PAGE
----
Tutor profile: Alex M.
How do you write a strong thesis statement?
A strong thesis statement must express a contestable point or one that is open to further discussion. After all, there would be no need to write an entire essay about an obvious fact. In addition, a compelling thesis must be focused. For example, instead of writing about your perspective on "the US Civil War" in the abstract, it would be better to write about a specific aspect of the war. Perhaps you could argue that the Civil War was primarily a war to preserve the union rather than to abolish slavery or vise versa. Third, a cogent thesis statement should be concise. Usually, you can express a good thesis in a single sentence of the form "X is true because of Y" or "Since Y is true, X must follow." Do not forget to make your thesis original by taking the road less traveled.
Subject: English as a Second Language
What is the difference between the simple past and the present perfect?
The simple past describes a completed action that occurred at a specific time in the past. It happened, it is ended, and that is all there is to it. On the other hand, the present perfect describes a past event from the speaker's present perspective. For example, if I say, "I have been to the mountain top and I have seen the promised land," I am not merely recounting a past journey. The important point is that my past travels have affected my current perspective on life. So, the present perfect often stresses the enduring consequences of a past action. We also use it in reference to past actions that occurred at nonspecific times. We cannot use this tense if we DO know the exact time when the action occurred. For instance, it is permissible to say "I have lost my keys," but not "I have lost my keys yesterday." Finally, we sometimes use the present perfect to describe a past action that occurred in the time "around now." For instance, at 11 AM, your coworker might ask, "have you seen our supervisor this morning?" Since the morning has not ended yet, the present perfect is the proper tense in this case.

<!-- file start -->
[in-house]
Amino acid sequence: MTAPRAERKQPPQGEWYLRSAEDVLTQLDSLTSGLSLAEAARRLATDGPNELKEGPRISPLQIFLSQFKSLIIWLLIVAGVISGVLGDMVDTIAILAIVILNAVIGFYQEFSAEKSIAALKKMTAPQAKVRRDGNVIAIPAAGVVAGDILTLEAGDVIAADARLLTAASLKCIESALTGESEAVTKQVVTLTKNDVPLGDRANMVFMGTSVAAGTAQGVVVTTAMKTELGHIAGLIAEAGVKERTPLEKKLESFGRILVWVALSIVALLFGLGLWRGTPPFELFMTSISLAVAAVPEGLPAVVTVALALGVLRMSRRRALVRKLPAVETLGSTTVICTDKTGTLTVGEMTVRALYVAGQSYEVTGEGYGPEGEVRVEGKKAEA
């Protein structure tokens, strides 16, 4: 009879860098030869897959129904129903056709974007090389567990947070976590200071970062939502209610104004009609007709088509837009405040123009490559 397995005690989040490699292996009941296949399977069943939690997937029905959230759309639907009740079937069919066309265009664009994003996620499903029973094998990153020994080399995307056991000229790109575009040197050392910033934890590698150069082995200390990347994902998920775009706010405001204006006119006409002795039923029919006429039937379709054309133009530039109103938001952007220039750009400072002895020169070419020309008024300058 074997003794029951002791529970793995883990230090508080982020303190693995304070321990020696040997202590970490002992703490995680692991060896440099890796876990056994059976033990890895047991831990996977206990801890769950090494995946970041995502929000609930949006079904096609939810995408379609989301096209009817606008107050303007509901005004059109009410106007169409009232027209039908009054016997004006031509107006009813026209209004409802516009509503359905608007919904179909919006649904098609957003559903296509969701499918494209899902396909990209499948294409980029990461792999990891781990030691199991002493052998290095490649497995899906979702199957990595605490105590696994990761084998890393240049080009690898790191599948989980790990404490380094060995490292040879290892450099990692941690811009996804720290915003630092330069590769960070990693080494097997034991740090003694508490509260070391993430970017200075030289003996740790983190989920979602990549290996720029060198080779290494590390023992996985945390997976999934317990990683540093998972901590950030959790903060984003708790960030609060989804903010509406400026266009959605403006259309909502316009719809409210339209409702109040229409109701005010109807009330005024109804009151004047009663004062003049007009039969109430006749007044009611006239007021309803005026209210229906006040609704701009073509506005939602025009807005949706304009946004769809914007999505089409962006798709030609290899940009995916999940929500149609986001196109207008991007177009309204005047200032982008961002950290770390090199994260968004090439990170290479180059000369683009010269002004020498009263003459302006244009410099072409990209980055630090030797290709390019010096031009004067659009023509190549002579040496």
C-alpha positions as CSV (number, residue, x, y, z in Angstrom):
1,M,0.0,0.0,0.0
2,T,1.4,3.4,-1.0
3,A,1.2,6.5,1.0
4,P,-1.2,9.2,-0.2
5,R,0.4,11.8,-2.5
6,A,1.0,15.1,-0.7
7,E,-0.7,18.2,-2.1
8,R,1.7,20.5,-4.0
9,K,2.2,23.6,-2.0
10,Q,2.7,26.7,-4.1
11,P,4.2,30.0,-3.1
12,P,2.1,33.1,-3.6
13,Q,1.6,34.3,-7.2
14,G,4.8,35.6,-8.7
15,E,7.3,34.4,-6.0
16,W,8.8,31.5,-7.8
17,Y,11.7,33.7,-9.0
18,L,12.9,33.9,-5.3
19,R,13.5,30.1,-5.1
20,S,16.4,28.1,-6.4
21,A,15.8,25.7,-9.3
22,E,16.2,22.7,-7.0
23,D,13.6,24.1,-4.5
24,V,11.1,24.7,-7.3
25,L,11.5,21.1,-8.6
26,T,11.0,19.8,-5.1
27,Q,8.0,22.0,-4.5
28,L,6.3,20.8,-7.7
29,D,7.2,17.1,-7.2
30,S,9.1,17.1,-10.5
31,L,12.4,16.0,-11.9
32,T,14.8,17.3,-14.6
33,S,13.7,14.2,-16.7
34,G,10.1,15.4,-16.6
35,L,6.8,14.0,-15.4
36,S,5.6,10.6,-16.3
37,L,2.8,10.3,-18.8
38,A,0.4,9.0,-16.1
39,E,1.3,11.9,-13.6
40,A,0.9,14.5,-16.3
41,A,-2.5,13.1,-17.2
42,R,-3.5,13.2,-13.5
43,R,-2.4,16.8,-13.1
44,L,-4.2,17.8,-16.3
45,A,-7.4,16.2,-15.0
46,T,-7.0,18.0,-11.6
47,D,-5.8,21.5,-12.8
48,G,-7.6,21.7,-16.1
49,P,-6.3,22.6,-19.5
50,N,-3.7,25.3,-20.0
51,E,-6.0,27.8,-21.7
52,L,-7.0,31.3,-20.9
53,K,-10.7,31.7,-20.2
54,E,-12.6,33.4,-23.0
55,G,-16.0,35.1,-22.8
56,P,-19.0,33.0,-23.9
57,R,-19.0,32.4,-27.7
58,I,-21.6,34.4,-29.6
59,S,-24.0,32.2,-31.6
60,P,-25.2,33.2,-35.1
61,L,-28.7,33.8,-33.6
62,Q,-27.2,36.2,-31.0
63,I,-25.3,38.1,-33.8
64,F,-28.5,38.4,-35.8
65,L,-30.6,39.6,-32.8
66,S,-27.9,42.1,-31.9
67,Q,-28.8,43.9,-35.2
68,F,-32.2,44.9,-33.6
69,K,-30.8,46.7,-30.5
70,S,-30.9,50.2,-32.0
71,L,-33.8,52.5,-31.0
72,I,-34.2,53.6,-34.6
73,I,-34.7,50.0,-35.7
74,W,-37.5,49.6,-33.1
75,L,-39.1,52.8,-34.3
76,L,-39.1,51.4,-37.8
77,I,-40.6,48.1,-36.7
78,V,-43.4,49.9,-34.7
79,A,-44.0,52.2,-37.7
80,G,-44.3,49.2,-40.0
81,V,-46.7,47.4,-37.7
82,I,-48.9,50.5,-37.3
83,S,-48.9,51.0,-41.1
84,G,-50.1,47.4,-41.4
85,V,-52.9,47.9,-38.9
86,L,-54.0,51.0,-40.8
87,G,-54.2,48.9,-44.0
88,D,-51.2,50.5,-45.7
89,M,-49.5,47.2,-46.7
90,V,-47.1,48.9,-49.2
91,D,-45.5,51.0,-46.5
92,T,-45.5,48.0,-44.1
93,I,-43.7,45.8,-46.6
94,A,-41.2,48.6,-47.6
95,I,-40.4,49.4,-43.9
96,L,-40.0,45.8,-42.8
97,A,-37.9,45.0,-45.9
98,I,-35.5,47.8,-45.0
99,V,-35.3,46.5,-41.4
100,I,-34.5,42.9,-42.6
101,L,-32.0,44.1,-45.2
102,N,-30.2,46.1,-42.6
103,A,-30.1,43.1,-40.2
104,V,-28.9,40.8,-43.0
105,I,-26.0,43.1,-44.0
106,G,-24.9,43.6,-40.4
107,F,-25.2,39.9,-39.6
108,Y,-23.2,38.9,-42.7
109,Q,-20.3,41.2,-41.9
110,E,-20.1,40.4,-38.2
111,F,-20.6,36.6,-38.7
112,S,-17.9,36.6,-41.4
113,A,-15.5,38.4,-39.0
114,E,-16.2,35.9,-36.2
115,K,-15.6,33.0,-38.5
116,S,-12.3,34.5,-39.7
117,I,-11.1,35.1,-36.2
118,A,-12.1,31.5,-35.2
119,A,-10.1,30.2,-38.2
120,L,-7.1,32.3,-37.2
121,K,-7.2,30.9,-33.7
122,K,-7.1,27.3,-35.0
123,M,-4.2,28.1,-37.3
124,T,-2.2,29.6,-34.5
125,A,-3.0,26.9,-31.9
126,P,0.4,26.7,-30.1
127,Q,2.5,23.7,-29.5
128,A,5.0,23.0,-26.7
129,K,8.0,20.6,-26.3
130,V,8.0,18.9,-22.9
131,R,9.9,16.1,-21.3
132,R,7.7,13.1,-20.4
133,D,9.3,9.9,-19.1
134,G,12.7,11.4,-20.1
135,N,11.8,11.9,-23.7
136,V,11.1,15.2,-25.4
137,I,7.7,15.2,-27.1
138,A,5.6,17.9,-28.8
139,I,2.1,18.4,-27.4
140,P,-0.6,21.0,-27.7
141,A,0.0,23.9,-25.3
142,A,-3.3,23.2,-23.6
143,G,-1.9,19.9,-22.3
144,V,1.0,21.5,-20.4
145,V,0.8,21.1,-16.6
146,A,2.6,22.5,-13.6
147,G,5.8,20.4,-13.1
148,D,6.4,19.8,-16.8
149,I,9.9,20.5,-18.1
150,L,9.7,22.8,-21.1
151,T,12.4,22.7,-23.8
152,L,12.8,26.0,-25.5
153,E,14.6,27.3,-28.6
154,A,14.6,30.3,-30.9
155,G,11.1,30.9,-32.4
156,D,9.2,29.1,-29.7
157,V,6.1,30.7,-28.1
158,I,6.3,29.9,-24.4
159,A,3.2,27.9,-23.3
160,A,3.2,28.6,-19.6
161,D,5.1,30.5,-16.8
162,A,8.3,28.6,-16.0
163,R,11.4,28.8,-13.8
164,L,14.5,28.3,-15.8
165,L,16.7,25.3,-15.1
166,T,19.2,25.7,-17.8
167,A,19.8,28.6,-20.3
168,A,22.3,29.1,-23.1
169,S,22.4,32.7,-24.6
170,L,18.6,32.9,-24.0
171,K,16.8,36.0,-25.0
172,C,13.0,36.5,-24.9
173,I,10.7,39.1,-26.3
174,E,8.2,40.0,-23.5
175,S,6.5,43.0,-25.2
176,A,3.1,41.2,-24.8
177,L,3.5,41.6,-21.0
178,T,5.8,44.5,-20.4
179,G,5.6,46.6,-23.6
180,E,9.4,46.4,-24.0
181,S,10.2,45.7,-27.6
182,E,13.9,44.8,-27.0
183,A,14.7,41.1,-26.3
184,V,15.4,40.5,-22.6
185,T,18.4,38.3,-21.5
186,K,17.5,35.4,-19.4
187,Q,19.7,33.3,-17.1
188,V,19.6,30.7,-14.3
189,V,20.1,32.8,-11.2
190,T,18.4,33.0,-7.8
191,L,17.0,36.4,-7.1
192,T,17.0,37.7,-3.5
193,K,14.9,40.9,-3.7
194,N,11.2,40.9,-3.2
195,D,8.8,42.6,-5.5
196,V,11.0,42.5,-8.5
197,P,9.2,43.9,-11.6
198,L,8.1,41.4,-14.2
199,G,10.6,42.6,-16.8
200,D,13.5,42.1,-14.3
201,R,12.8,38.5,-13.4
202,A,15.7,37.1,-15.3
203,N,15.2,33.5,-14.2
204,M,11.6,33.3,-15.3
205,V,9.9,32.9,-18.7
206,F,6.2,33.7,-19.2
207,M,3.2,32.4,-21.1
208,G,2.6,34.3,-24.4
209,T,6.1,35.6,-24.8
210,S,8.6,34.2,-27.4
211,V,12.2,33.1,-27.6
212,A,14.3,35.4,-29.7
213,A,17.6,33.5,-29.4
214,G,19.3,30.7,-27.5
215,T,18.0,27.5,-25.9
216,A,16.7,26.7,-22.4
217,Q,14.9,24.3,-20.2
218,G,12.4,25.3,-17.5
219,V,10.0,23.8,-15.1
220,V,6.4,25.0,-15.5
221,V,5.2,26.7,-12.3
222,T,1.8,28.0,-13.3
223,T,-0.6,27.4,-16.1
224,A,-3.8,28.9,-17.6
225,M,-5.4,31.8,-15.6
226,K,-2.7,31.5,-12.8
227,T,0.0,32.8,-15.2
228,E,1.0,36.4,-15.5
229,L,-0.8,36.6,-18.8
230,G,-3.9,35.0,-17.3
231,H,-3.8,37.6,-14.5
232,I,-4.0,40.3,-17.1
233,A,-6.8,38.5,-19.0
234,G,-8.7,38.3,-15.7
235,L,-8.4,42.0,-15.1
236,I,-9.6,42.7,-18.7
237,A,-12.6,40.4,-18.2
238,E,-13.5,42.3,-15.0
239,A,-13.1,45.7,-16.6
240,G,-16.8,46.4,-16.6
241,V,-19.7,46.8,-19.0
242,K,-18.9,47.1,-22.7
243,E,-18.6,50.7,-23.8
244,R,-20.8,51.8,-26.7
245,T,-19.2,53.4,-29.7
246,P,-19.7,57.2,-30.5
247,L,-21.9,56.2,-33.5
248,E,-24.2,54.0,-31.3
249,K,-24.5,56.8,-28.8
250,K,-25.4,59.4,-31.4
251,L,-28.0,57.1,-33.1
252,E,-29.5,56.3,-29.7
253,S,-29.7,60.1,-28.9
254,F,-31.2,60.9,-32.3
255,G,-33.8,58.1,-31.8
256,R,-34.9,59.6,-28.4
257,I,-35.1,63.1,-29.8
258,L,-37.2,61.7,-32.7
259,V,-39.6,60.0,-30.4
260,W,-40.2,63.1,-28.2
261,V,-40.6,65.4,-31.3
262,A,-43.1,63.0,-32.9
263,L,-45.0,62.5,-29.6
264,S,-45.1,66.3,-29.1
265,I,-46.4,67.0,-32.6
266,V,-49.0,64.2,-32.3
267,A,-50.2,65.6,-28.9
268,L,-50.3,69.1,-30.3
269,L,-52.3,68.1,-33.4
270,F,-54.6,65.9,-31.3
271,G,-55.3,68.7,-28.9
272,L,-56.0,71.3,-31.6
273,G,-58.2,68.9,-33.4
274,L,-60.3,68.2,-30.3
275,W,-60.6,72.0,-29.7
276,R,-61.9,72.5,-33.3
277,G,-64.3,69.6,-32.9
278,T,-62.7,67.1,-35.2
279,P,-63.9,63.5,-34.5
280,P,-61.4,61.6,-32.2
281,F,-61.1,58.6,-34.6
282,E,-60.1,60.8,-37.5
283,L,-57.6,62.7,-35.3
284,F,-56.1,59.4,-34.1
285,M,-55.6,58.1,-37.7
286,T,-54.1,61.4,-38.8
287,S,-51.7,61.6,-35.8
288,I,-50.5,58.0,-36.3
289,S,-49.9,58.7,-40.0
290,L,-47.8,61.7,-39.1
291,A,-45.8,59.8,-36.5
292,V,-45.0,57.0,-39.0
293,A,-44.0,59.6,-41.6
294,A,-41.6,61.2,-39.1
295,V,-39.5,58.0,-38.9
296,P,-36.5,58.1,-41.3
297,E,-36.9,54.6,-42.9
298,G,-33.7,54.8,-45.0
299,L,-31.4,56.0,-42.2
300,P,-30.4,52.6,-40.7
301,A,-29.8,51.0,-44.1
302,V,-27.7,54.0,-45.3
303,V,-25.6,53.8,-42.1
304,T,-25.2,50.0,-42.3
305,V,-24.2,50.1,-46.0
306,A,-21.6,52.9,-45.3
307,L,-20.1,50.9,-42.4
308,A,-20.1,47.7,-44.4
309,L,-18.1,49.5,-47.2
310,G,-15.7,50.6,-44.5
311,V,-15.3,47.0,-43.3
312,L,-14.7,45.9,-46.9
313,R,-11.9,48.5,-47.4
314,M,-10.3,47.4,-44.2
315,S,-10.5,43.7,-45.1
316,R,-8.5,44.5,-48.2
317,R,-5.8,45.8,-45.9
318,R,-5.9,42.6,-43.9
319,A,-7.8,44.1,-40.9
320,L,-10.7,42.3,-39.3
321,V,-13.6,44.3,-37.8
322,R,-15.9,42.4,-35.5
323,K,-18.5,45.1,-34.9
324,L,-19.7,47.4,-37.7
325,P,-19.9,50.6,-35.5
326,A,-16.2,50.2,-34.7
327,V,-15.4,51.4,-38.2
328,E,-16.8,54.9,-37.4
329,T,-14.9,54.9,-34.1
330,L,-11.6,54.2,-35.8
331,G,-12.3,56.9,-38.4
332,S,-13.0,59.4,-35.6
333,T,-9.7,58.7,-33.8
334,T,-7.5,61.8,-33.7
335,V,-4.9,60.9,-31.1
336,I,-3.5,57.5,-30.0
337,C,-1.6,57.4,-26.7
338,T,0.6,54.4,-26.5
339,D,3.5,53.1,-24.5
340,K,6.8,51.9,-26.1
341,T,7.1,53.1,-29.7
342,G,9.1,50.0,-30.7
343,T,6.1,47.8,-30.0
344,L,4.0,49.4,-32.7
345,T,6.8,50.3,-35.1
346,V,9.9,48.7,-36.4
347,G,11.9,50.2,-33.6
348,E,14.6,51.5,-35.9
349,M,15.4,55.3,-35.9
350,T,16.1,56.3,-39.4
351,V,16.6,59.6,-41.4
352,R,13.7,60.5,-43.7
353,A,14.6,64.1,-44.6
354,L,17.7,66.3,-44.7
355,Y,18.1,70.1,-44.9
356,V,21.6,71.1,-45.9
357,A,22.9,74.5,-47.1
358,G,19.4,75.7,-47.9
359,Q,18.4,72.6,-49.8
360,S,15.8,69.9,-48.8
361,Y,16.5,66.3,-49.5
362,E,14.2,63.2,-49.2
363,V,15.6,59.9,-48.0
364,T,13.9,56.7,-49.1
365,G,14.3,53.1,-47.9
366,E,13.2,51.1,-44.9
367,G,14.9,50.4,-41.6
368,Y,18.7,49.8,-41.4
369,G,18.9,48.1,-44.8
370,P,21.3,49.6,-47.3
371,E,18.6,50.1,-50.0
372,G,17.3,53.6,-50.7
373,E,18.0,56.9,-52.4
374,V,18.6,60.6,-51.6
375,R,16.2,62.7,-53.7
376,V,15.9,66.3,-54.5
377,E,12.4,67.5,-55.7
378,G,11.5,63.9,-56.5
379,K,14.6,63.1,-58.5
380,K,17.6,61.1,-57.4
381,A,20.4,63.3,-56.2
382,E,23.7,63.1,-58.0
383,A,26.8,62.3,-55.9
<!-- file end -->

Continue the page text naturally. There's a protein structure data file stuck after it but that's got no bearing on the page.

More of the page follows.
Why is revision critical to the writing process, and which issues should you prioritize as you revise?
Writing is indeed a process. Professional writers revise their work many times before completing a final draft. E.B. White, for instance, used to rewrite his essays and books over ten times before submitting them to an editor. One reason why revision is often needed is that, as an essay develops, the writer's position on the topic at hand may evolve. Therefore, a tentative thesis may not reflect the writer's conclusion. Additionally, first drafts often paint a picture of the central topic in broad strokes. But in academic writing, it's often the details that count. So, it is often necessary to cite additional sources to flesh out the raw material. Once writers have addressed major conceptual issues such as these, it is important to edit for mechanics and grammar. They must ensure that they have used the most precise words to convey meaning and expressed their ideas directly and concisely. They must continually ask themselves whether the material would be clear to someone encountering it for the first time. If not, they must ruthlessly clarify ambiguous sections. Likewise, if they have padded their writing with extraneous words, they must weed out all jargon and needless adronments. Finally, proofreading for typographical and spelling errors is of the essence. The same applies to formatting. In the academic world especially, a pattern of minor errors can detract from a writer's credibility. It also makes it more difficult for readers to focus on what the writer is saying rather than on how he or she is saying it. In short, revising, editing, and proofreading can make a critical difference.
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